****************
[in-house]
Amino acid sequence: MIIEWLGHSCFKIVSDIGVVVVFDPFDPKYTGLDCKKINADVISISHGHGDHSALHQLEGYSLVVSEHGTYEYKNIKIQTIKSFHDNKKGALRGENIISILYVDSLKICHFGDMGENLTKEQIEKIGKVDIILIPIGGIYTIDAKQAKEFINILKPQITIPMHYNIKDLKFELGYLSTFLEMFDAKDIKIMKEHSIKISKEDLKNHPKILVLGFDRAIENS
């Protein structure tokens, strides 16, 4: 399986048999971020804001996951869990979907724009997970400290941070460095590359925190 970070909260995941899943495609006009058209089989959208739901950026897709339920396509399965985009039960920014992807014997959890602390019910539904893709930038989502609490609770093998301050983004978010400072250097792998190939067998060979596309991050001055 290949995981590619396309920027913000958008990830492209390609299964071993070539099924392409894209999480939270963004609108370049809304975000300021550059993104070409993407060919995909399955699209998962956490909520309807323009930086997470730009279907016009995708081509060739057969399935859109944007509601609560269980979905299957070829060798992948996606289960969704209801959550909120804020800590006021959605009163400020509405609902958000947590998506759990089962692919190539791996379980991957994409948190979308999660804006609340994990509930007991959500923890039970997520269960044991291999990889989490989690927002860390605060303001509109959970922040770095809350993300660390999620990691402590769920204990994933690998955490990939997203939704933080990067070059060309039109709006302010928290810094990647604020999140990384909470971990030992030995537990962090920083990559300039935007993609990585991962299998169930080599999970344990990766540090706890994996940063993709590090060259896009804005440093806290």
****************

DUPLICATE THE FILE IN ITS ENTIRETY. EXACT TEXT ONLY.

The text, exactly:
[in-house]
Amino acid sequence: MIIEWLGHSCFKIVSDIGVVVVFDPFDPKYTGLDCKKINADVISISHGHGDHSALHQLEGYSLVVSEHGTYEYKNIKIQTIKSFHDNKKGALRGENIISILYVDSLKICHFGDMGENLTKEQIEKIGKVDIILIPIGGIYTIDAKQAKEFINILKPQITIPMHYNIKDLKFELGYLSTFLEMFDAKDIKIMKEHSIKISKEDLKNHPKILVLGFDRAIENS
């Protein structure tokens, strides 16, 4: 399986048999971020804001996951869990979907724009997970400290941070460095590359925190 970070909260995941899943495609006009058209089989959208739901950026897709339920396509399965985009039960920014992807014997959890602390019910539904893709930038989502609490609770093998301050983004978010400072250097792998190939067998060979596309991050001055 290949995981590619396309920027913000958008990830492209390609299964071993070539099924392409894209999480939270963004609108370049809304975000300021550059993104070409993407060919995909399955699209998962956490909520309807323009930086997470730009279907016009995708081509060739057969399935859109944007509601609560269980979905299957070829060798992948996606289960969704209801959550909120804020800590006021959605009163400020509405609902958000947590998506759990089962692919190539791996379980991957994409948190979308999660804006609340994990509930007991959500923890039970997520269960044991291999990889989490989690927002860390605060303001509109959970922040770095809350993300660390999620990691402590769920204990994933690998955490990939997203939704933080990067070059060309039109709006302010928290810094990647604020999140990384909470971990030992030995537990962090920083990559300039935007993609990585991962299998169930080599999970344990990766540090706890994996940063993709590090060259896009804005440093806290």